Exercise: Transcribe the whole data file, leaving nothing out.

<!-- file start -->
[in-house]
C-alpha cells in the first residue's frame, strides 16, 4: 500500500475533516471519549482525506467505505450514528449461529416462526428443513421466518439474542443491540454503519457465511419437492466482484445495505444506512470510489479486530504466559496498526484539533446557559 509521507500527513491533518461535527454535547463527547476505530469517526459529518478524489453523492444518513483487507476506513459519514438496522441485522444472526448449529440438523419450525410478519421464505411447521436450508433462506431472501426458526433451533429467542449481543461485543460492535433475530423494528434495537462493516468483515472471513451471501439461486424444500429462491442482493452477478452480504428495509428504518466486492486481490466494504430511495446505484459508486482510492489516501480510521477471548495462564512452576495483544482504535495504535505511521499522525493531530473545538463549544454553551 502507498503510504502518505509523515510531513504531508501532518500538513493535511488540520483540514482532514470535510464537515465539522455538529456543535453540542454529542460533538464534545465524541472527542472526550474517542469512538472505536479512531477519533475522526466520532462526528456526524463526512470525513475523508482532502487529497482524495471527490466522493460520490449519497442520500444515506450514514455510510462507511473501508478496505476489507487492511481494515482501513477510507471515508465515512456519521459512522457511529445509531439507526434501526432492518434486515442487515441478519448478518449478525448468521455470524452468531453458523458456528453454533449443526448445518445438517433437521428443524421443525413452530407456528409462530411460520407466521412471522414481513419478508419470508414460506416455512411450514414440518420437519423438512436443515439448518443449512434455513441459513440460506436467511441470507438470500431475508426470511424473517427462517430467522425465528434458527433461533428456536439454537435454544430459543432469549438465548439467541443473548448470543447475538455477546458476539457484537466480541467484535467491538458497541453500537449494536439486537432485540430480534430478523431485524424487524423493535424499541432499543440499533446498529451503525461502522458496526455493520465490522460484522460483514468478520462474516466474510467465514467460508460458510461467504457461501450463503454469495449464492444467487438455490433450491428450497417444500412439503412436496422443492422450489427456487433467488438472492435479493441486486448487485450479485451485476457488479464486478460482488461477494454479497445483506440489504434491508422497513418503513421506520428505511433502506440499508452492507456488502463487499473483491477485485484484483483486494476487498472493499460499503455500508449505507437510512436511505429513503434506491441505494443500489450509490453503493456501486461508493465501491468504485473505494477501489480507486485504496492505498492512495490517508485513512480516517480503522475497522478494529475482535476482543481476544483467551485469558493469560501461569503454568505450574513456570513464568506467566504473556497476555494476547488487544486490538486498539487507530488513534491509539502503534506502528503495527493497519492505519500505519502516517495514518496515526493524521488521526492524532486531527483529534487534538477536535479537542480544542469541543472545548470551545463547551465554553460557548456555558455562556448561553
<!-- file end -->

[in-house]
C-alpha cells in the first residue's frame, strides 16, 4: 500500500475533516471519549482525506467505505450514528449461529416462526428443513421466518439474542443491540454503519457465511419437492466482484445495505444506512470510489479486530504466559496498526484539533446557559 509521507500527513491533518461535527454535547463527547476505530469517526459529518478524489453523492444518513483487507476506513459519514438496522441485522444472526448449529440438523419450525410478519421464505411447521436450508433462506431472501426458526433451533429467542449481543461485543460492535433475530423494528434495537462493516468483515472471513451471501439461486424444500429462491442482493452477478452480504428495509428504518466486492486481490466494504430511495446505484459508486482510492489516501480510521477471548495462564512452576495483544482504535495504535505511521499522525493531530473545538463549544454553551 502507498503510504502518505509523515510531513504531508501532518500538513493535511488540520483540514482532514470535510464537515465539522455538529456543535453540542454529542460533538464534545465524541472527542472526550474517542469512538472505536479512531477519533475522526466520532462526528456526524463526512470525513475523508482532502487529497482524495471527490466522493460520490449519497442520500444515506450514514455510510462507511473501508478496505476489507487492511481494515482501513477510507471515508465515512456519521459512522457511529445509531439507526434501526432492518434486515442487515441478519448478518449478525448468521455470524452468531453458523458456528453454533449443526448445518445438517433437521428443524421443525413452530407456528409462530411460520407466521412471522414481513419478508419470508414460506416455512411450514414440518420437519423438512436443515439448518443449512434455513441459513440460506436467511441470507438470500431475508426470511424473517427462517430467522425465528434458527433461533428456536439454537435454544430459543432469549438465548439467541443473548448470543447475538455477546458476539457484537466480541467484535467491538458497541453500537449494536439486537432485540430480534430478523431485524424487524423493535424499541432499543440499533446498529451503525461502522458496526455493520465490522460484522460483514468478520462474516466474510467465514467460508460458510461467504457461501450463503454469495449464492444467487438455490433450491428450497417444500412439503412436496422443492422450489427456487433467488438472492435479493441486486448487485450479485451485476457488479464486478460482488461477494454479497445483506440489504434491508422497513418503513421506520428505511433502506440499508452492507456488502463487499473483491477485485484484483483486494476487498472493499460499503455500508449505507437510512436511505429513503434506491441505494443500489450509490453503493456501486461508493465501491468504485473505494477501489480507486485504496492505498492512495490517508485513512480516517480503522475497522478494529475482535476482543481476544483467551485469558493469560501461569503454568505450574513456570513464568506467566504473556497476555494476547488487544486490538486498539487507530488513534491509539502503534506502528503495527493497519492505519500505519502516517495514518496515526493524521488521526492524532486531527483529534487534538477536535479537542480544542469541543472545548470551545463547551465554553460557548456555558455562556448561553